The book I was reading failed to mention it, but some single cell organisms are among the most amazing architects of all. Some golden algae called diatoms, for example, form incredibly complicated and dainty walls of glass. However there are also some single cell animals with amazing talents. Some amoebas (single cells that ooze along, changing shape constantly) manufacture urn shaped houses for themselves by collecting individual grains of sand. Others called forams, extract chalk (calcium carbonate) from seawater, depositing it as a spiral shaped shell. Nor have we even considered the clams and snails, which build amazingly beautiful shells for protection. These creatures are famous for their lack of brain power, yet they build wonderful homes.

It is evident that not one of these animals begins his/her building program by reflecting on problem solving strategies.. All that has been achieved for them. They simply follow the blueprints with which they have been programmed. It makes nature study all the more interesting to realize who is the Master Programmer or Designer. It is the Creator who holds the patent on all these organisms.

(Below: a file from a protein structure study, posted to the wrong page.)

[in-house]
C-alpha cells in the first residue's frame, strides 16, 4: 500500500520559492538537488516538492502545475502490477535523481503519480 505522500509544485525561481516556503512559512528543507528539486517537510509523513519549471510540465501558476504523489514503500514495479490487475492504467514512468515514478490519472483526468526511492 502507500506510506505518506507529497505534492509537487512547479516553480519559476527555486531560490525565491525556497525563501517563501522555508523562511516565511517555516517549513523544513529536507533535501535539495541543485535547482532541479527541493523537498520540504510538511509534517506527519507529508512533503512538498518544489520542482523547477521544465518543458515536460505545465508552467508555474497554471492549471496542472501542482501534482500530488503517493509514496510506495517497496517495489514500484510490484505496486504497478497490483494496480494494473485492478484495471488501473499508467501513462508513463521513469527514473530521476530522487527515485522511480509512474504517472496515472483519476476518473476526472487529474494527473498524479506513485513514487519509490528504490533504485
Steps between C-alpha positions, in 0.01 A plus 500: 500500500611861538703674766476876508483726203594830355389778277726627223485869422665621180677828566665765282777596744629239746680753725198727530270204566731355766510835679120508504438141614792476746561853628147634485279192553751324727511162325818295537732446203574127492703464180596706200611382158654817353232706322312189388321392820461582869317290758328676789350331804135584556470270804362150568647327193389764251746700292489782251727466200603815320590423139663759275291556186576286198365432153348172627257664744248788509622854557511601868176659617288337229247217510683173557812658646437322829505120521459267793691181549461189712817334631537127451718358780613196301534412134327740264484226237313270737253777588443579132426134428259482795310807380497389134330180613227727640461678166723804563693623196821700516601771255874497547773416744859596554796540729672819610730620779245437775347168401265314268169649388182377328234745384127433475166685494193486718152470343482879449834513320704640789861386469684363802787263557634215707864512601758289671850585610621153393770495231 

Next time however that the kindergarten class needs a helper, I’m busy. I’m sure it’s your turn soon. If you are called upon, do remember to share your insights with us.

October 2000